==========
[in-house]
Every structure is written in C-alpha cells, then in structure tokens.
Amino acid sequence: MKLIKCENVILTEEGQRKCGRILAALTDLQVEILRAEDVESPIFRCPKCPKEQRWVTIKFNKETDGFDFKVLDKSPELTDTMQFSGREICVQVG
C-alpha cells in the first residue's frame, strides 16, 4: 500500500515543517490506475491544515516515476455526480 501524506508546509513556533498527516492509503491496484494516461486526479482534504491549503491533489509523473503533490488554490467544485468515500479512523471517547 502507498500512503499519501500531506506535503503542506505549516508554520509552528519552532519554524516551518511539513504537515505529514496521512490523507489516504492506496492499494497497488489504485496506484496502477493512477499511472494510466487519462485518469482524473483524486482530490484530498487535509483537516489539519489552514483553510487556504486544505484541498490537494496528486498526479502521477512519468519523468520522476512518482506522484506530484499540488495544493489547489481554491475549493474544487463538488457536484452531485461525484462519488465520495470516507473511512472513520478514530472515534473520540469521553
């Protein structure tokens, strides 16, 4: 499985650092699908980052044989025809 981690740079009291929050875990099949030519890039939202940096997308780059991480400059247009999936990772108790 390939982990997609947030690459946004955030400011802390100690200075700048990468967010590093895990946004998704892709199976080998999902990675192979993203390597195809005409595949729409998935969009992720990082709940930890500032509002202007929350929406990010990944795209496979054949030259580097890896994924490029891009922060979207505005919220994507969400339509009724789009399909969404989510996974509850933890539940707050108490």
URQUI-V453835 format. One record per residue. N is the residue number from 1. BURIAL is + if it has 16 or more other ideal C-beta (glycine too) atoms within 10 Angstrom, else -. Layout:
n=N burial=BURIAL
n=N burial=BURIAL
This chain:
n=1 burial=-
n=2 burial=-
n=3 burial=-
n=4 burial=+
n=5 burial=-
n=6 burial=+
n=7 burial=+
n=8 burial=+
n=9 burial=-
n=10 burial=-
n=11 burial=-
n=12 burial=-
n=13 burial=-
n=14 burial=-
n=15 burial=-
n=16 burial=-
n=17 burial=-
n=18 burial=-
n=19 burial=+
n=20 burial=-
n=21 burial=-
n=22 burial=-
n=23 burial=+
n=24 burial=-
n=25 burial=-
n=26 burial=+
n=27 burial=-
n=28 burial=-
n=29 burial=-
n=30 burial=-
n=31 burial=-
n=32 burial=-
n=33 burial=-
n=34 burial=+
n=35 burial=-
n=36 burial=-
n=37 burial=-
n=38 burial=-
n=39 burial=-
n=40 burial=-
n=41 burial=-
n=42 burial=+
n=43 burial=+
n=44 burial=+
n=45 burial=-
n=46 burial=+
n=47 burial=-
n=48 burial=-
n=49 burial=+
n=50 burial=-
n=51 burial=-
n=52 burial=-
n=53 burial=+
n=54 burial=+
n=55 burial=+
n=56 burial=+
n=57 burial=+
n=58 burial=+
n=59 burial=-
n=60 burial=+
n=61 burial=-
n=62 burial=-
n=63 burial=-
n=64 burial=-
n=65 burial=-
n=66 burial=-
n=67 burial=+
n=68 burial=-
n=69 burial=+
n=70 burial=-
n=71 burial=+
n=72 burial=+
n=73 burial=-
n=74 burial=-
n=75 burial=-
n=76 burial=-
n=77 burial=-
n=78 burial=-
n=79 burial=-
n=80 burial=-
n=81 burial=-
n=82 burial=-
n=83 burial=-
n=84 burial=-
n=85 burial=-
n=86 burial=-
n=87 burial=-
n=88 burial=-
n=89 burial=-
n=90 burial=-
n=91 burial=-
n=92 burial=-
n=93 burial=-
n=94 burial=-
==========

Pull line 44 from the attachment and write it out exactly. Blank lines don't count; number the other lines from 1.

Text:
n=35 burial=-